Mental Capacity - Damages - Appropriate Test to Determine Mental Capacity - CPR, r 21.10 - Effect of Incapacity - Setting Aside Settlement
Lady Hale (Deputy President), Lords Kerr, Dyson, Wilson & Reed
12 March 2014
A claimant who had compromised and settled her personal injury claim many years ago was deemed not to have mental capacity to conduct proceedings. The court therefore set aside the consent order and brought the matter to trial. CPR Part 21 invalidates any settlement made by a protected party or minor without the court's approval.
On 25 June 1999, the claimant was injured by the defendant in a road traffic accident. She suffered a severe closed head injury and soft tissue injuries to both legs. In May 2002, the claimant commenced court proceedings and claimed a complete loss of taste and smell, some hearing loss, forgetfulness, headaches, personality change and psychological symptoms. Liability was in dispute and the matter proceeded to trial in January 2003. Negotiations took place and the claim was eventually compromised for the total sum of £12,500 plus costs for the claimant and embodied in a consent order.
In July 2006, the claimant sought advice from new solicitors and in February 2009 her litigation friend issued these proceedings seeking a declaration that she "did not have capacity at the time of the purported settlement in January 2003" and that the consent order be set aside and further directions given. By any view the settlement was a gross undervaluation as her new solicitors claimed it was worth over £2,000,000. A claim for professional negligence against the former solicitors was also issued in December 2008. Those proceedings were stayed pending further order.
The two issues to be determined were firstly, what was the test for deciding whether a person lacks the mental capacity to conduct legal proceedings on their own and secondly, what happens if legal proceedings have been settled or compromised without it being recognized that one of the parties lack that capacity? It was held that capacity was to be judged by reference to the decisions which the claimant was actually required to take in the action as drafted and not to the decisions which she might have been required to take had it been differently framed. The claimant appealed on this point and the Court of Appeal held that the judge should not have confined himself to the actual decision required of her in January 2003, but should have considered her capacity to conduct the proceedings as they should have been framed.
The case was remitted for the second issue as to whether CPR, r 21.10 has any application. The general rule laid down in Imperial Loan Co Ltd v Stone  1 QB 599 was referred to. It was decided that where a civil claim is issued, the CPR are incorporated into any agreement made to settle the case and that CPR, r 21.10(1) required that this settlement be approved by the court irrespective of how matters appeared at the time. The settlement was therefore void and the court order should be set aside and the case should go to trial. The defendant appealed both issues.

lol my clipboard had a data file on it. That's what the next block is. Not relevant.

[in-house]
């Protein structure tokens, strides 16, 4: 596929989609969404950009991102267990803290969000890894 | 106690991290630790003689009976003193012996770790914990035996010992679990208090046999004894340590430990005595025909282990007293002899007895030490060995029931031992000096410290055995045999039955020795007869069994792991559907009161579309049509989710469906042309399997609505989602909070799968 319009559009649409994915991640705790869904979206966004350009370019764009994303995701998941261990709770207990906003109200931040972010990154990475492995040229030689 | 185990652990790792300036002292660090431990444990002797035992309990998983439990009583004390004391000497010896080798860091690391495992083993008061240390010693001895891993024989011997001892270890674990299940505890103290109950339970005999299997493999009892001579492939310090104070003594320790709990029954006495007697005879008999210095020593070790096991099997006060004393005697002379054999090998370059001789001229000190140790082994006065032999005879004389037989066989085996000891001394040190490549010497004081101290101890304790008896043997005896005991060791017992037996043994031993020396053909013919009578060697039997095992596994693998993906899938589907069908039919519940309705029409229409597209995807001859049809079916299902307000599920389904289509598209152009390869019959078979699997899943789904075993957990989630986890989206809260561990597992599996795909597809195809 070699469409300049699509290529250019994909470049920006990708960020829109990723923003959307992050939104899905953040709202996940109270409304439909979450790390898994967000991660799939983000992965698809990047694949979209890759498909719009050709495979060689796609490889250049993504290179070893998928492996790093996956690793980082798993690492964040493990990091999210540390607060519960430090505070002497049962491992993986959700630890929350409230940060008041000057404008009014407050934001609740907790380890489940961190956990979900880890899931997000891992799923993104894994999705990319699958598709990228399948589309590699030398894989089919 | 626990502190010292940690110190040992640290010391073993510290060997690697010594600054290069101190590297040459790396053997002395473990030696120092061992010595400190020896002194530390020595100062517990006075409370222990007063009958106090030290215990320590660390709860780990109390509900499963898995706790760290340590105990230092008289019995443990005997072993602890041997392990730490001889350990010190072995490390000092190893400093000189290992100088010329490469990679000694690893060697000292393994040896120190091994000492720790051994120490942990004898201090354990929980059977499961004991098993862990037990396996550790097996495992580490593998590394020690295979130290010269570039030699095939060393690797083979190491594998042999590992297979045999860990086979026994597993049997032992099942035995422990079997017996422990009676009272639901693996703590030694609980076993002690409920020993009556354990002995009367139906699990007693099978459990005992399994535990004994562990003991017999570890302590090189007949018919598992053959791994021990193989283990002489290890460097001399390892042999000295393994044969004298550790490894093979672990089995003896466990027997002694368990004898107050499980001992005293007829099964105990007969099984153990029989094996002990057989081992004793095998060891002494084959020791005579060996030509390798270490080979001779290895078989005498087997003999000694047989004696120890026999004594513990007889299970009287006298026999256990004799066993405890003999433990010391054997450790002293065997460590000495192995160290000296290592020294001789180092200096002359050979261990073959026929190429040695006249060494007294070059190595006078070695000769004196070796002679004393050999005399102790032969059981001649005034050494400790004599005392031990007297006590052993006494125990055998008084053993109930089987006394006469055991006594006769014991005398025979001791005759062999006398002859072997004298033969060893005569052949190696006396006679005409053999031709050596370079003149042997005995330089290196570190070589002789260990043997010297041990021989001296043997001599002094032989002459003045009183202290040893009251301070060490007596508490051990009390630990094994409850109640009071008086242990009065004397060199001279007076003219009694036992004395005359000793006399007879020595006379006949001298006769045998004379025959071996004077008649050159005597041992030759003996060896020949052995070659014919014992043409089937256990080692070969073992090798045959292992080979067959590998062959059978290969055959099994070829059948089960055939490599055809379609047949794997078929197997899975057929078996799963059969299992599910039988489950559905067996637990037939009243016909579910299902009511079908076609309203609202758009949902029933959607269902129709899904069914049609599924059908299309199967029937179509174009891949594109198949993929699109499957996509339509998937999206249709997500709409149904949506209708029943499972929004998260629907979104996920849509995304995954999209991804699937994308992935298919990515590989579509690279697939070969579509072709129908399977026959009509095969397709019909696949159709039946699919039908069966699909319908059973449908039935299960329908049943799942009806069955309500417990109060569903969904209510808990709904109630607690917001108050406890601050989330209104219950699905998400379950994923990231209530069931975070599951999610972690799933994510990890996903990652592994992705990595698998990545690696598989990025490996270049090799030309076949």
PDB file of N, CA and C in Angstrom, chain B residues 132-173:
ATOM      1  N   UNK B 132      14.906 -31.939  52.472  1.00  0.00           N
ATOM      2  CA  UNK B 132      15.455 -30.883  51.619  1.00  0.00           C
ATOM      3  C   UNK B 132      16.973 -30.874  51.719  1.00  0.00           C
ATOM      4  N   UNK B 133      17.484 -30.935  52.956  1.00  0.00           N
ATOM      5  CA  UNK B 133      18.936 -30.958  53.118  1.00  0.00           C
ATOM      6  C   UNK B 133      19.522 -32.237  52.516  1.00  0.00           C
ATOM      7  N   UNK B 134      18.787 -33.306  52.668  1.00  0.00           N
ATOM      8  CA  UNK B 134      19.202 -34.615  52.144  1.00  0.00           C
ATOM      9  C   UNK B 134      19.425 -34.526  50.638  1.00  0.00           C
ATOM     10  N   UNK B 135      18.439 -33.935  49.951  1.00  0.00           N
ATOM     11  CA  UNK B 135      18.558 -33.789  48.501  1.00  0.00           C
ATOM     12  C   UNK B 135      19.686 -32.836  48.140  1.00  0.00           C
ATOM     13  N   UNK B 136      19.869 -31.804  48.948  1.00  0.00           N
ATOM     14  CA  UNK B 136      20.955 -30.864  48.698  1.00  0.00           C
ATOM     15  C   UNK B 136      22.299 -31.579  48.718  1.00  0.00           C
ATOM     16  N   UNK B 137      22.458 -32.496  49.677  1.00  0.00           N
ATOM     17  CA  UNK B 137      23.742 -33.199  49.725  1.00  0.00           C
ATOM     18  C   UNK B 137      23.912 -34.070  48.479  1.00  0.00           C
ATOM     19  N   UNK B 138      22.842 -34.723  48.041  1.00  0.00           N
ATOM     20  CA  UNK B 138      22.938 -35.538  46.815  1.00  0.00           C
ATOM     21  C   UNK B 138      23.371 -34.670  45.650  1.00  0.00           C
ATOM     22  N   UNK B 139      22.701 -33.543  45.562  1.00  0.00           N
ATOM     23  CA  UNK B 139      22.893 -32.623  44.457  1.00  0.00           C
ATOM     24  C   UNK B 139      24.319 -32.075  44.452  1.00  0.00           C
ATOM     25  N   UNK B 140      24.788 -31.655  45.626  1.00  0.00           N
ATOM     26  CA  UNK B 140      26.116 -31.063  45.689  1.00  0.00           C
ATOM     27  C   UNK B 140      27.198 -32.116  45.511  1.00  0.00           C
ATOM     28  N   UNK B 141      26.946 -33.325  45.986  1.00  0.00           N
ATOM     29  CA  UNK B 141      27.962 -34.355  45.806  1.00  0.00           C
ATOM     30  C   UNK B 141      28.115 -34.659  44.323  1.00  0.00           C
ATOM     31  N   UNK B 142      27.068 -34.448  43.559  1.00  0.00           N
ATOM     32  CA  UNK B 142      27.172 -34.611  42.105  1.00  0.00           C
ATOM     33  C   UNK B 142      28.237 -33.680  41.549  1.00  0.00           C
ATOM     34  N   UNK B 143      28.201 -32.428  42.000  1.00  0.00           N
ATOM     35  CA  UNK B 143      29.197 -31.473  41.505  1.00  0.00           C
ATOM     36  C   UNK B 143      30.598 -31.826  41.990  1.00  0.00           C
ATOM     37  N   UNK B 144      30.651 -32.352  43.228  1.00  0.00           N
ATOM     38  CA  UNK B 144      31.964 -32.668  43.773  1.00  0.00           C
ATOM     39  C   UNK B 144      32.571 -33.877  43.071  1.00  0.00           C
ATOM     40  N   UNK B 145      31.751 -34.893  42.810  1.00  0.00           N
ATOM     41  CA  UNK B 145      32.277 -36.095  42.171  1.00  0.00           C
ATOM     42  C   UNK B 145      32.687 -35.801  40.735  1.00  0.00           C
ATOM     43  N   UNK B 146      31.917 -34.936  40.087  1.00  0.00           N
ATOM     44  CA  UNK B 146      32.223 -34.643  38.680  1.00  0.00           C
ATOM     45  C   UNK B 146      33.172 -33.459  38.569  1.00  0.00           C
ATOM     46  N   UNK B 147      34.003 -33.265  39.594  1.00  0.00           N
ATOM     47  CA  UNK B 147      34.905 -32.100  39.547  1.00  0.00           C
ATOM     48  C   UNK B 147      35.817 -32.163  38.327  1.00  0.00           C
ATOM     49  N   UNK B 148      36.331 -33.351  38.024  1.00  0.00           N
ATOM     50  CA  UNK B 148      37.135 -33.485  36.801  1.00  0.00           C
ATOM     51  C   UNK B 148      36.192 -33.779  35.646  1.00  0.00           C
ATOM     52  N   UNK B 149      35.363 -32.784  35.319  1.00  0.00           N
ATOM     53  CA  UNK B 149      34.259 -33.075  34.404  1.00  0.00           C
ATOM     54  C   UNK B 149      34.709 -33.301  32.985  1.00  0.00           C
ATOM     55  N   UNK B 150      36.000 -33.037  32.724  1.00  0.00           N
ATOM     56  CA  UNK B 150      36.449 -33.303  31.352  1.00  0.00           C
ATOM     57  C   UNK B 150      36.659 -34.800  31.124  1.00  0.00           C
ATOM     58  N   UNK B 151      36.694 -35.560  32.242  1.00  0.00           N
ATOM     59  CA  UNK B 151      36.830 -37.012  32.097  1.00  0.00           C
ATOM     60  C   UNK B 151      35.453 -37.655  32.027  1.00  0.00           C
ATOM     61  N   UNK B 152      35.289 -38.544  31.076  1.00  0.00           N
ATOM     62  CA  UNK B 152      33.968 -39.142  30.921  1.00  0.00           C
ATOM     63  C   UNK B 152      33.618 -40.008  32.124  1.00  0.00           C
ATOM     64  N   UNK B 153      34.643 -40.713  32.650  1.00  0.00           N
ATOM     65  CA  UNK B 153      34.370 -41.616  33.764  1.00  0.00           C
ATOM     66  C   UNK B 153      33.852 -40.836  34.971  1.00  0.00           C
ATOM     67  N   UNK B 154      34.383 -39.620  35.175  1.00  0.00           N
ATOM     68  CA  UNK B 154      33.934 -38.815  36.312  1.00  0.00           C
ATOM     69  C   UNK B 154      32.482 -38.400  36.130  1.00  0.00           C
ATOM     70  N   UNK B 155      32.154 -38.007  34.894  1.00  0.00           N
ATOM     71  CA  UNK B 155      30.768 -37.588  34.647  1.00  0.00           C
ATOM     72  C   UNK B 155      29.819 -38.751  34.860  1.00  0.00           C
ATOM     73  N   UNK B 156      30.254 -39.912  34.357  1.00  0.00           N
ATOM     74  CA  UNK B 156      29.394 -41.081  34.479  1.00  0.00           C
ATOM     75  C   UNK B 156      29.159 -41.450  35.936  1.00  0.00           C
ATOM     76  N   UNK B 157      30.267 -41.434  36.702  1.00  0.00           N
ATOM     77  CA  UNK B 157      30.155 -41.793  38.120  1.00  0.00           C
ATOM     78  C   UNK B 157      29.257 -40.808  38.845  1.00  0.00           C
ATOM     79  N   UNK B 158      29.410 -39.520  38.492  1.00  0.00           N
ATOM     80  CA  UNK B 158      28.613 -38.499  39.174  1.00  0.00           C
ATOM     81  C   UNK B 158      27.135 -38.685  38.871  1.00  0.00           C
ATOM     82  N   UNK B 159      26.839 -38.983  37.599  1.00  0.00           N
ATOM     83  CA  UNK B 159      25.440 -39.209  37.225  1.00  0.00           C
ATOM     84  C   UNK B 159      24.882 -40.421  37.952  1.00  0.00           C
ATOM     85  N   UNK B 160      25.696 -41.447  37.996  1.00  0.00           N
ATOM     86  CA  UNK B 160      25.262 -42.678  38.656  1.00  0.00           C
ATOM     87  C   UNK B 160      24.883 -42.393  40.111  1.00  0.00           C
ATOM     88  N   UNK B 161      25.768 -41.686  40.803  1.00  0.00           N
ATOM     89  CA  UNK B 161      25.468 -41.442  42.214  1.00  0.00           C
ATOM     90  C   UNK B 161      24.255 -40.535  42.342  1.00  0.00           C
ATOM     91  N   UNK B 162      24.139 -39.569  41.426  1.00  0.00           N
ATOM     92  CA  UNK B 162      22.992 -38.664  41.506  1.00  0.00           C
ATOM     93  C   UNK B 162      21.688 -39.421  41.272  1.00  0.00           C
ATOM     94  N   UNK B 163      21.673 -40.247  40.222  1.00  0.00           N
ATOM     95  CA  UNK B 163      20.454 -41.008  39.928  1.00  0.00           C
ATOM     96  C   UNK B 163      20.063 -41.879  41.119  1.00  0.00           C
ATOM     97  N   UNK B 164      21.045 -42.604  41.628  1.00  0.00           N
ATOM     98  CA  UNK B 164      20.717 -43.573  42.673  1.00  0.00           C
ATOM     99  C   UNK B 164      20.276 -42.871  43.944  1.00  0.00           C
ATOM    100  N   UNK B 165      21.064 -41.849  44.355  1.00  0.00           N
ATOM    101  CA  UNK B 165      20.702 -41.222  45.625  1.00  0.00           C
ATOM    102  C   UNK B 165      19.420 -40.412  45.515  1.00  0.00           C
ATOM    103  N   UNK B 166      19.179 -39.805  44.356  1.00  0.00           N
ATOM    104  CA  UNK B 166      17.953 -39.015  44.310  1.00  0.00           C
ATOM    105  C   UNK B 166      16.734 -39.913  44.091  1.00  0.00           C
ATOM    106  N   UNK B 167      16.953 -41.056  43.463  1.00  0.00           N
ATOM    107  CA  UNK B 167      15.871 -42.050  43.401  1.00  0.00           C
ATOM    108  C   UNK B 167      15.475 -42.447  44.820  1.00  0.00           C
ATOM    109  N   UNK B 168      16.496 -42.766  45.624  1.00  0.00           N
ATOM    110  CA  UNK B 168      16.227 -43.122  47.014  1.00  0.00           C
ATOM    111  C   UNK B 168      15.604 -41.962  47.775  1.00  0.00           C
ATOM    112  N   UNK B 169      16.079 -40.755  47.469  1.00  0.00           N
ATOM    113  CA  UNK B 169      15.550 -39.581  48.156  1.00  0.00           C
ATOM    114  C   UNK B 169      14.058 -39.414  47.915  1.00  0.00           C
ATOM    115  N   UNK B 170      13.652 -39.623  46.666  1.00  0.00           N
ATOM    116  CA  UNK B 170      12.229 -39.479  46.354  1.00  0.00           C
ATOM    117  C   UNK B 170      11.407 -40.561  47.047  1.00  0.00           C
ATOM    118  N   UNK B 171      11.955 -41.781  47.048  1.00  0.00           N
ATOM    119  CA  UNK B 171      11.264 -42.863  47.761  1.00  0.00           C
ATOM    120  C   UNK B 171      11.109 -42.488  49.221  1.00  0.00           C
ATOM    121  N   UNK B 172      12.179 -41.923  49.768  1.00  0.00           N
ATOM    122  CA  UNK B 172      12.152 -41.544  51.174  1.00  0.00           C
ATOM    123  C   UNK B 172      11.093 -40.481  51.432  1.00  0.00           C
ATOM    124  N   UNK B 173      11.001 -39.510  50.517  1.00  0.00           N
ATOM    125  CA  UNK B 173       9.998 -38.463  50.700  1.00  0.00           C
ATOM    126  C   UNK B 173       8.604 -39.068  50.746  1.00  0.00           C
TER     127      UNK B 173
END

It was held, the test of capacity to conduct proceedings for the purpose of CPR Part 21 is the capacity to conduct the claim or cause of action which the claimant in fact has, rather than to conduct the claims as formulated by her lawyers. Judged by this test, the claimant did not have capacity to conduct the claim. The claimant should have had a litigation friend when the proceedings were begun, as required by CPR, r 21.2(1). While every other step in the proceedings might be capable of a cure, the settlement finally disposing of the claim was not. The embodiment of the settlement in a consent order did not constitute the approval of the court for the purpose of the rule. The purpose of the rule is to impose an external check on the propriety of the settlement. It was held that policy underlying the CPR is clear: children and protected parties require and deserve protection, not only from themselves but also from their legal advisers. Masterman-Lister v Brutton & Co  EWCA Civ 1889,  1 WLR 1511 applied.
Both appeals were dismissed. The claimant lacked capacity and she should have had a litigation friend from the outset. The consent order was set aside and case was order to trial.
The case highlights the court's power to set aside a consent order and bring the matter to trial if it appears the claimant did not have mental capacity at the time of the original settlement. Both claimant and defendant solicitors may see the return of cases, which they long believed were settled, in such circumstances. This case is fact sensitive and it is unlikely that this will open up more cases for challenges. However solicitors will be more cautious of settling cases involving those with head injury without evidence relating to capacity even in cases where the injury may not be as severe as those suffered by the claimant in this case.